A bladder tumor is a type of tumor that grows in the lining or other parts of the bladder. The tumor is caused by an overgrowth of cells in the bladder that results in the formation of a tumor, which can be either benign or cancerous. Either type of tumor can interfere with the function of the bladder and usually requires treatment.
A benign bladder tumor does not take over the normal cells of the bladder, and there is no risk of it spreading to other organs. It isn’t known for sure what causes benign bladder tumors to start, but they are typically discovered because they produce the same set of symptoms as do cancerous bladder tumors. Some of the more commonly seen symptoms include blood in the urine and painful urination.
A cancerous bladder tumor is a tumor that damages or destroys bladder tissue as it grows. Such tumors, as with any cancer, can metastasize to other parts of the body, causing the cancer to begin to grow in those places as well. Treatment becomes more difficult once the cancer has spread. The best prognosis is obtained when cancer can be identified and treated while it is still confined to the bladder.
Some factors are known to be associated with higher levels of bladder cancer. The number one cause of bladder cancer is smoking, which is a major factor in about half of the cases of bladder cancer, especially in the United States. Smokers have a rate of bladder cancer that is several times that of non-smokers. People who have been successfully treated for bladder cancer but continue to smoke have a much higher rate of tumor regrowth than do those who have quit smoking or who never started.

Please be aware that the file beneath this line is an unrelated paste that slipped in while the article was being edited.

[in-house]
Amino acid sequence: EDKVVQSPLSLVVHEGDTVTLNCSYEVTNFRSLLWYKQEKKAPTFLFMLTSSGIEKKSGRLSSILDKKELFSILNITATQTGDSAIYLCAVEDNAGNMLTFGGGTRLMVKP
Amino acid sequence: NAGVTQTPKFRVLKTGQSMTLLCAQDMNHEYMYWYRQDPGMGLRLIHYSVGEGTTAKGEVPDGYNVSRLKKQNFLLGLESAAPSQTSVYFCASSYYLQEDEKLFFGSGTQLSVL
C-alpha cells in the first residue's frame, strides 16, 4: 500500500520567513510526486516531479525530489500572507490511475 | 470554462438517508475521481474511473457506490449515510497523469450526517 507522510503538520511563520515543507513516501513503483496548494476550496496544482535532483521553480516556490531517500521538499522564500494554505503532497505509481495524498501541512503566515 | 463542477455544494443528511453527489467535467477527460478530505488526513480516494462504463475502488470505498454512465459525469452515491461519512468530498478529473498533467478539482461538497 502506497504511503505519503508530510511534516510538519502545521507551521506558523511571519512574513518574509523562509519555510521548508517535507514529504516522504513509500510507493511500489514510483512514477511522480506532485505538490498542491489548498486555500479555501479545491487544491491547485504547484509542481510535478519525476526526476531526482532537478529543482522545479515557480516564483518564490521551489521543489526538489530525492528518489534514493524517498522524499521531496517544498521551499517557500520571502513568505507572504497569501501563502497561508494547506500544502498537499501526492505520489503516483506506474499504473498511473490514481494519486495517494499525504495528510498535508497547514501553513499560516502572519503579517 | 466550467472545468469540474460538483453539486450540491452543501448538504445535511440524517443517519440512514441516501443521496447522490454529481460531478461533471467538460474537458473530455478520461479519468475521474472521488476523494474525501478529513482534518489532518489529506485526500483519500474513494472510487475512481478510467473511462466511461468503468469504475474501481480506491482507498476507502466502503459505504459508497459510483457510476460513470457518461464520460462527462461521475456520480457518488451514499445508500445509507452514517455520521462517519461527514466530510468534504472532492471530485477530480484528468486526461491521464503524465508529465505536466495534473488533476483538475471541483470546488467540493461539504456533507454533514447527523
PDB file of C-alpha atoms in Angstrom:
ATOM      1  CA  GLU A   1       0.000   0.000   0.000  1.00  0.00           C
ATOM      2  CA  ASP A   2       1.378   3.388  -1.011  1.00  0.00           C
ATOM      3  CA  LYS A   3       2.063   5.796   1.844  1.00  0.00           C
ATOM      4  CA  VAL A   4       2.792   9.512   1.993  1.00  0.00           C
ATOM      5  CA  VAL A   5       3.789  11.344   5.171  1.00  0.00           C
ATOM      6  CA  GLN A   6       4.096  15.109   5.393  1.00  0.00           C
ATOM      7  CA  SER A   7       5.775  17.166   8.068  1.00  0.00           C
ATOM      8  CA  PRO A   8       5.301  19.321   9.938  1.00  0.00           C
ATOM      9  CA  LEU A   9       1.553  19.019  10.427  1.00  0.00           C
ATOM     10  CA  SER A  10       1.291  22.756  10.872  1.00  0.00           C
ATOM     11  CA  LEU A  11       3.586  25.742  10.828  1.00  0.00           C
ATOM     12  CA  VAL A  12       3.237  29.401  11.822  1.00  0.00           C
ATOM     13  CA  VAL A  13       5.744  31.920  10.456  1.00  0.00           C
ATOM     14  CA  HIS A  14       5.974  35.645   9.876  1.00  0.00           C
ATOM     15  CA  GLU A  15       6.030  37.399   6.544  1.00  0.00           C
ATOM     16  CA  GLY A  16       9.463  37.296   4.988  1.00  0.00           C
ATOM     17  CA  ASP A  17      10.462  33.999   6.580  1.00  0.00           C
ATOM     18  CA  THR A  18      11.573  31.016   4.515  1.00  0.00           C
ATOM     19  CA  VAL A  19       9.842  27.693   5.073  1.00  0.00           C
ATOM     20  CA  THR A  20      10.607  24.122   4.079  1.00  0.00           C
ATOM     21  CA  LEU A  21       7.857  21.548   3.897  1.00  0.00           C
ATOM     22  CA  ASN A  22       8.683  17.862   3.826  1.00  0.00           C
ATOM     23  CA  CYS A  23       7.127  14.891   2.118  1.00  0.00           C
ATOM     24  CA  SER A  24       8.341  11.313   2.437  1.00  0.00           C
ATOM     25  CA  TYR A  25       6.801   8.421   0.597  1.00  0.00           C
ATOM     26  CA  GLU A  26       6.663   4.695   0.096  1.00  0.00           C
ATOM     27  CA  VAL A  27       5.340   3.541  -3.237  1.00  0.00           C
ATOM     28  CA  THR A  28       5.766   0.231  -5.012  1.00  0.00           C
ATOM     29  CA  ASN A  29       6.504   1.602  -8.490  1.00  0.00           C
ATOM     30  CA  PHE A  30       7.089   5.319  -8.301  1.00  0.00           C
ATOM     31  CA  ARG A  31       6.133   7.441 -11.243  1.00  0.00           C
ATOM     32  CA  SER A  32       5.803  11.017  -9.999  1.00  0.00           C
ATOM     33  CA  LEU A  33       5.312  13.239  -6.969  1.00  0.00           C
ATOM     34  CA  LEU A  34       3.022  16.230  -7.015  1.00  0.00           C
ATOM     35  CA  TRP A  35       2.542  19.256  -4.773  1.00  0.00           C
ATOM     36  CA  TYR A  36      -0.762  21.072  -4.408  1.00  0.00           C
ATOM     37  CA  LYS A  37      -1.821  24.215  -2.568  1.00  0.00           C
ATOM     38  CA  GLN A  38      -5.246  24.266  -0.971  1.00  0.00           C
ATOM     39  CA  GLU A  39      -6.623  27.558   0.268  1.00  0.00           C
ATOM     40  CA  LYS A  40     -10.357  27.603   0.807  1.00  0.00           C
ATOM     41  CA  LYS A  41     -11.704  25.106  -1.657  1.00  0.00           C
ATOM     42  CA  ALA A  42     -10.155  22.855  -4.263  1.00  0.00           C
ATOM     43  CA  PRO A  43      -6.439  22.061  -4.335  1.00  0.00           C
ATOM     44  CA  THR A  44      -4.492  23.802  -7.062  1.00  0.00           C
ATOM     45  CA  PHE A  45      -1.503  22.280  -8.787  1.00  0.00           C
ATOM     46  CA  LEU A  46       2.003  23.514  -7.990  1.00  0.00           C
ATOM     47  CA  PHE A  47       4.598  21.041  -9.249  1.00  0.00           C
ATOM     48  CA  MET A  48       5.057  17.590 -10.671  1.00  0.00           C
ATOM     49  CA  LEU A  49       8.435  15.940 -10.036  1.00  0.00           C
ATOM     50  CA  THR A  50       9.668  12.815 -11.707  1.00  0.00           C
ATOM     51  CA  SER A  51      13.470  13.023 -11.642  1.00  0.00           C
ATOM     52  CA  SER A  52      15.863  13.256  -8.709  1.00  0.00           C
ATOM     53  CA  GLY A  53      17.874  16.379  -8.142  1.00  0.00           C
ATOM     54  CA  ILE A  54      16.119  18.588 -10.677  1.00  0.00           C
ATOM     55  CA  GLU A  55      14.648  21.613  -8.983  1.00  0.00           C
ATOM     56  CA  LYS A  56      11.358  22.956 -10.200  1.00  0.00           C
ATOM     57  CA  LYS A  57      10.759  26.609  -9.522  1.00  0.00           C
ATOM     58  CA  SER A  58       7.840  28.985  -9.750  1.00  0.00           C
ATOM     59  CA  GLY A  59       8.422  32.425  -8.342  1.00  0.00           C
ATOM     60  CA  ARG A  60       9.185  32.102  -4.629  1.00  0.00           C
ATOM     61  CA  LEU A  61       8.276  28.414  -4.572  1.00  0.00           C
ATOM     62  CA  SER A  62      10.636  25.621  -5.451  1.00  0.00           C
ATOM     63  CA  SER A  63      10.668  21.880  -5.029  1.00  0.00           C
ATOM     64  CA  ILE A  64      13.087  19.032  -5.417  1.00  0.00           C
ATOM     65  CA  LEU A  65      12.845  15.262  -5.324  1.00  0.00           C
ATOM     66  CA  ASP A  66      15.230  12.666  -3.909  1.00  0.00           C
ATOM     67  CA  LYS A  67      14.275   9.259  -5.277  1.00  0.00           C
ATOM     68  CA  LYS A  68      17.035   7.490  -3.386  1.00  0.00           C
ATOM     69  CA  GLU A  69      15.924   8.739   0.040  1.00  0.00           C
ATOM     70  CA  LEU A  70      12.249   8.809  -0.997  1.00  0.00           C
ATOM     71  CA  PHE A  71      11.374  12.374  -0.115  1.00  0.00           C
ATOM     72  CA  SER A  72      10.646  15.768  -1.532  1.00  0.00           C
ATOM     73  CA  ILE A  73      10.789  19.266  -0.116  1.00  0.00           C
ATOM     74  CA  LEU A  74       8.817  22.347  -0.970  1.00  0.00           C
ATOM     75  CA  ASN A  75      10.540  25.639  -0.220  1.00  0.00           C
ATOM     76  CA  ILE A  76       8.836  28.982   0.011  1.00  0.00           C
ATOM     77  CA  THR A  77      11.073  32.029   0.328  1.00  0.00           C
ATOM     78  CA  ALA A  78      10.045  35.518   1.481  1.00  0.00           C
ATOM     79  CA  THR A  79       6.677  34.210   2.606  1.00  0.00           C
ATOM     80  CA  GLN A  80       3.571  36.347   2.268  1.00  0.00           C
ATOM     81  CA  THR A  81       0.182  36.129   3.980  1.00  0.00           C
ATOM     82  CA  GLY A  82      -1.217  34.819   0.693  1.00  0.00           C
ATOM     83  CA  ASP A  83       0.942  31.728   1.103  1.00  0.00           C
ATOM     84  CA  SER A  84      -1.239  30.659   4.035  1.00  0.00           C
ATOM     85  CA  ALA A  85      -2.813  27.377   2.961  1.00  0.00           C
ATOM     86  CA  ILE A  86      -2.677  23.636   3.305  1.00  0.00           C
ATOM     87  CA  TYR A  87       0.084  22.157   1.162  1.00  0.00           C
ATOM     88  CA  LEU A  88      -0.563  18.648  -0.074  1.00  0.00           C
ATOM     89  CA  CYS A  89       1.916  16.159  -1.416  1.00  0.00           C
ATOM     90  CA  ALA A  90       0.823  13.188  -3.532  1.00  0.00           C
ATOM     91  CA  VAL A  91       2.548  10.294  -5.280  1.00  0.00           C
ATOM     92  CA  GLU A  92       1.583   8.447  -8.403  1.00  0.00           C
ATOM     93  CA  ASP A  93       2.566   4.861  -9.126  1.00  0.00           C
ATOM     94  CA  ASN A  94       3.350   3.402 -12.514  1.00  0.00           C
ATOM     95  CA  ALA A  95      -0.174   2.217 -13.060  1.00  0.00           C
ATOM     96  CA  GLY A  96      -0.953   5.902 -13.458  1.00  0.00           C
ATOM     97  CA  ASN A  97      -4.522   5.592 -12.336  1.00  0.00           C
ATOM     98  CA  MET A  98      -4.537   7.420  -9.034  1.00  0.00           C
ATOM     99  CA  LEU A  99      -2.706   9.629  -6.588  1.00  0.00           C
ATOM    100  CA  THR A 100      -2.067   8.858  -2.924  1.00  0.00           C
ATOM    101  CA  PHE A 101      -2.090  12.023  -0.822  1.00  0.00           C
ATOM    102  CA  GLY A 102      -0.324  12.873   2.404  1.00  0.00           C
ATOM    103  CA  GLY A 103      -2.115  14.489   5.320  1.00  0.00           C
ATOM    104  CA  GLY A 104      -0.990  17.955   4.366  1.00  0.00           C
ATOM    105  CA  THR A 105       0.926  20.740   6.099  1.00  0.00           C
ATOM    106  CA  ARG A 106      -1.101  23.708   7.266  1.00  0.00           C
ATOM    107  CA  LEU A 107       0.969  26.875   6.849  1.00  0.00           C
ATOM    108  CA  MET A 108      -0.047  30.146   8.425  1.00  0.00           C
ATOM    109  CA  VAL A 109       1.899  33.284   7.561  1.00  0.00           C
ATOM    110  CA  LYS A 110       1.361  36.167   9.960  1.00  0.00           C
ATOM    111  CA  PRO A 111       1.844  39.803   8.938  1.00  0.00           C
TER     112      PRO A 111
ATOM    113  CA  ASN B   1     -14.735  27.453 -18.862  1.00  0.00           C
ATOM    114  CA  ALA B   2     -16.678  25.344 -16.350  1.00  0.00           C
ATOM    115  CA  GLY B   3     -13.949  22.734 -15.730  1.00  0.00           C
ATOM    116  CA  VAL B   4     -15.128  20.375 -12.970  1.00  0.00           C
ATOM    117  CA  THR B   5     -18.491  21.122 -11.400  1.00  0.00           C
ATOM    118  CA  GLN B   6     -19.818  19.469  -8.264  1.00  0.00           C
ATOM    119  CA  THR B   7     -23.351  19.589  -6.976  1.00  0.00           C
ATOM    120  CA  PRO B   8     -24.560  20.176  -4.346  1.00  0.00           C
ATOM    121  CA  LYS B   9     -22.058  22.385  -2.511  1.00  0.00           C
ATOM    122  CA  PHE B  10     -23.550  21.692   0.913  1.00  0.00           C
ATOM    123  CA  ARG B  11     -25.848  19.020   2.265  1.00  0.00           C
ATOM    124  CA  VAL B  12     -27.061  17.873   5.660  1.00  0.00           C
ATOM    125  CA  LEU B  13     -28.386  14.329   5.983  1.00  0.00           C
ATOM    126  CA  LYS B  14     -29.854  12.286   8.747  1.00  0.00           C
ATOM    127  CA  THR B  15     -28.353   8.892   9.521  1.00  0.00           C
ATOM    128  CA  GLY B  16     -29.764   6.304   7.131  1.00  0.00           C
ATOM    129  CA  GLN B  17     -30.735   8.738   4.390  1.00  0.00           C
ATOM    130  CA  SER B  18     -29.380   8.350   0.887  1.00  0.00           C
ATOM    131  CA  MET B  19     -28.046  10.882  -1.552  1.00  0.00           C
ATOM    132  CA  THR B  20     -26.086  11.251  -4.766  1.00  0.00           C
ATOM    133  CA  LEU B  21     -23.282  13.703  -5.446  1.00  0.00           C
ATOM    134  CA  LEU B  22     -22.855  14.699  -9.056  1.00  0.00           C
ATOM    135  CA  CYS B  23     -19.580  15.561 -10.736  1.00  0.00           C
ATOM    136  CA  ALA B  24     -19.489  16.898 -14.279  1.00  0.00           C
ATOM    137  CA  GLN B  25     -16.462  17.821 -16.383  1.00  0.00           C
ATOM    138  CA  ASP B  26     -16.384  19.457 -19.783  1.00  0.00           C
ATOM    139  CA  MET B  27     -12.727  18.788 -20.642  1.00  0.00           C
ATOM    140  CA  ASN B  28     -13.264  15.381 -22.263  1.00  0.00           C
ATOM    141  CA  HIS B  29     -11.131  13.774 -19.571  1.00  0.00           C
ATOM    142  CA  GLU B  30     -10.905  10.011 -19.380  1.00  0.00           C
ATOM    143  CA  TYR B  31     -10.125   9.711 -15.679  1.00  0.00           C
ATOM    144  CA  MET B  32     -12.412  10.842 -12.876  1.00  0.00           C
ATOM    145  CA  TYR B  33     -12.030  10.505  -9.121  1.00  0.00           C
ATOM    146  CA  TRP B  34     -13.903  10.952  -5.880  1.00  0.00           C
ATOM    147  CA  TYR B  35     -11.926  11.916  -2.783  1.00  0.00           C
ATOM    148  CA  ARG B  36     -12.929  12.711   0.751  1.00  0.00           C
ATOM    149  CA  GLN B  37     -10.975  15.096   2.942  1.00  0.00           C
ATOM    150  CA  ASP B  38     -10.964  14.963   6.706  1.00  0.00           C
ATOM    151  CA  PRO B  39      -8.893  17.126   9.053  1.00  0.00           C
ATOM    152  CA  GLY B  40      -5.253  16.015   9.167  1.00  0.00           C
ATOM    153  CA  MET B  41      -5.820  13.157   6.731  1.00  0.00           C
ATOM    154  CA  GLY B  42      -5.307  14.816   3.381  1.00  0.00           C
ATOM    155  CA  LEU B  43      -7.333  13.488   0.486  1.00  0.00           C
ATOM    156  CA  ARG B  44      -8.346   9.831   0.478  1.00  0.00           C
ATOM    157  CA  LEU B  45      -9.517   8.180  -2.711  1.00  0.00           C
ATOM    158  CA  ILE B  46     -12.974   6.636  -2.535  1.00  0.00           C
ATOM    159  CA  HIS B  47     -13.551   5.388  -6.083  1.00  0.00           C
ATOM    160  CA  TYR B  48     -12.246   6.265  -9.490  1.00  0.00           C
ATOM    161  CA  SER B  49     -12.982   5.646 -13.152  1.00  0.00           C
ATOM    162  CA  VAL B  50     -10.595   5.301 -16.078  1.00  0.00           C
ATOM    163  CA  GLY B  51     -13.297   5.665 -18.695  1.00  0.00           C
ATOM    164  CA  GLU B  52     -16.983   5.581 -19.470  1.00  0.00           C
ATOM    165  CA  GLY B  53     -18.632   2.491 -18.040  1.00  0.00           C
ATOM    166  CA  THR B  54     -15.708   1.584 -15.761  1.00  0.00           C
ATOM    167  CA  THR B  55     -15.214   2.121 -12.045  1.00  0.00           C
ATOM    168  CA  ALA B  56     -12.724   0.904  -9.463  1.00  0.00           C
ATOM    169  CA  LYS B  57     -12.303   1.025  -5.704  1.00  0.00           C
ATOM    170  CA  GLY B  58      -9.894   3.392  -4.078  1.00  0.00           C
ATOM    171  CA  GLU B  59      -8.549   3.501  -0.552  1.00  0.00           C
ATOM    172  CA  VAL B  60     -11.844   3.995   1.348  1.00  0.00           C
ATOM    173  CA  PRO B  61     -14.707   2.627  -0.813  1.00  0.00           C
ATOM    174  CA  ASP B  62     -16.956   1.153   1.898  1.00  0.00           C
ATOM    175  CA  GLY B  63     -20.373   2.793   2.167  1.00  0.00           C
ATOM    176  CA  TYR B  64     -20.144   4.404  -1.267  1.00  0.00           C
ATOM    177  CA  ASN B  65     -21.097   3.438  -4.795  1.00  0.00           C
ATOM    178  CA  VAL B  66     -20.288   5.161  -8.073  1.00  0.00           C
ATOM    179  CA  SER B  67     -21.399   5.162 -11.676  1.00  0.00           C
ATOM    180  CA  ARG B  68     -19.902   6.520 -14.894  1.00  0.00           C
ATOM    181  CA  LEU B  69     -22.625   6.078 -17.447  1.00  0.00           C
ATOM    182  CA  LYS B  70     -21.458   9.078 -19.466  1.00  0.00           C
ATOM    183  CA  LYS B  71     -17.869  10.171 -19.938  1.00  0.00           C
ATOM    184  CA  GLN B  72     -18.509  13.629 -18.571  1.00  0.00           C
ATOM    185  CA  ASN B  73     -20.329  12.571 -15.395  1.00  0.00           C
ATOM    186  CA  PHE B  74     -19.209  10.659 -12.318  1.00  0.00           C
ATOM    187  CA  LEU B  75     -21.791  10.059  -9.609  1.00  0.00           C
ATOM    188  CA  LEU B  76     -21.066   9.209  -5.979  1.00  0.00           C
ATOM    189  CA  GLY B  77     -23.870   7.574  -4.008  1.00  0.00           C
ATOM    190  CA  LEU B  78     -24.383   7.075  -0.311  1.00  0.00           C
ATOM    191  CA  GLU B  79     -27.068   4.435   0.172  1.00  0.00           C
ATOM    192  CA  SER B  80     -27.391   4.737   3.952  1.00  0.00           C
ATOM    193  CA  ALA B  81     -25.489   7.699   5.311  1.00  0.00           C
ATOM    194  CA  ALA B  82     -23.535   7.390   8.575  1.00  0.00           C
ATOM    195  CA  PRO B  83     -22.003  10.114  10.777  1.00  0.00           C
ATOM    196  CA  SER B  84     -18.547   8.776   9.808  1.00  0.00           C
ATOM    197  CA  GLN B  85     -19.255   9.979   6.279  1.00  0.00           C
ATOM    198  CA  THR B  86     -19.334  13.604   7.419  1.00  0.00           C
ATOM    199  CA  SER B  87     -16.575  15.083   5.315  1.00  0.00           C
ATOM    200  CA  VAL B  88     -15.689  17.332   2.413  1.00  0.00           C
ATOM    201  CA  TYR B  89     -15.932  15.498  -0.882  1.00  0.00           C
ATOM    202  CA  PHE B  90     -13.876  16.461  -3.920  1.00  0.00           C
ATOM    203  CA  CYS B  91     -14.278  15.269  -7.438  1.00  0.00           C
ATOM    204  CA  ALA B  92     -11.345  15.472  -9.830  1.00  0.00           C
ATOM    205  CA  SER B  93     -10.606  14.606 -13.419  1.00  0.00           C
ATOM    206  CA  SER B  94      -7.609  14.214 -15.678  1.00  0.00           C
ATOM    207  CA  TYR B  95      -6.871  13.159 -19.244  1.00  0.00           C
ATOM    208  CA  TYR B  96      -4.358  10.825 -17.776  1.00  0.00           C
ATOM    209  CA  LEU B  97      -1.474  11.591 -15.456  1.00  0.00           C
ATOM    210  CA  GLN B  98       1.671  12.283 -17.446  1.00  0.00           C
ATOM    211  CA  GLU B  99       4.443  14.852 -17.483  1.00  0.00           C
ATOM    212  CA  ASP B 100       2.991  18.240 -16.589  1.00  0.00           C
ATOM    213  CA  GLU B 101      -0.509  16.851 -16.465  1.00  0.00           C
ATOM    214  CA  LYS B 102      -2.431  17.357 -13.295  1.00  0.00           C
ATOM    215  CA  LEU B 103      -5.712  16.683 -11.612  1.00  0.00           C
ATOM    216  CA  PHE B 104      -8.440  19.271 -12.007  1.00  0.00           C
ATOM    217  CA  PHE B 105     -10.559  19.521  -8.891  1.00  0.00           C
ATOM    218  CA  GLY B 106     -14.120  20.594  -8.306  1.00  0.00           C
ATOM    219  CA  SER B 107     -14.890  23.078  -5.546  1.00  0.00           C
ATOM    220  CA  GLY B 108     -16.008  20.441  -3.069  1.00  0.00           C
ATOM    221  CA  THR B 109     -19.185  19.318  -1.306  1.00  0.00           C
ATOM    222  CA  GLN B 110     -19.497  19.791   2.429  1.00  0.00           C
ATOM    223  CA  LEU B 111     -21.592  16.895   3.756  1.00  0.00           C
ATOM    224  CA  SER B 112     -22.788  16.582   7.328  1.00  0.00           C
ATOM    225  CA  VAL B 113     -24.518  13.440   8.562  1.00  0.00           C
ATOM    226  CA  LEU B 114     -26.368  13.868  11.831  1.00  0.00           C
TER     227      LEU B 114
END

Other causes of bladder cancer are ongoing bladder infections and exposure to certain parasites and chemicals. People who have been infected with the parasite that causes schistosomiasis, generally found only in Africa, are at high risk for developing a bladder tumor, as are those who continually have bladder infections, no matter the cause. Industrial chemicals can also cause a bladder tumor to grow, especially if the person is exposed to such chemicals over a long period of time.
Once a person has had a bladder tumor, the risk of it regrowing is very high, and the patient must be continually monitored for years after the tumor has been removed. People who have had fast-growing, aggressive tumors need to be checked as often as every three months, while those with other types of tumors can be checked less often. Patients are monitored for years after their cancer has been treated, so that any bladder tumor that comes back can be treated quickly.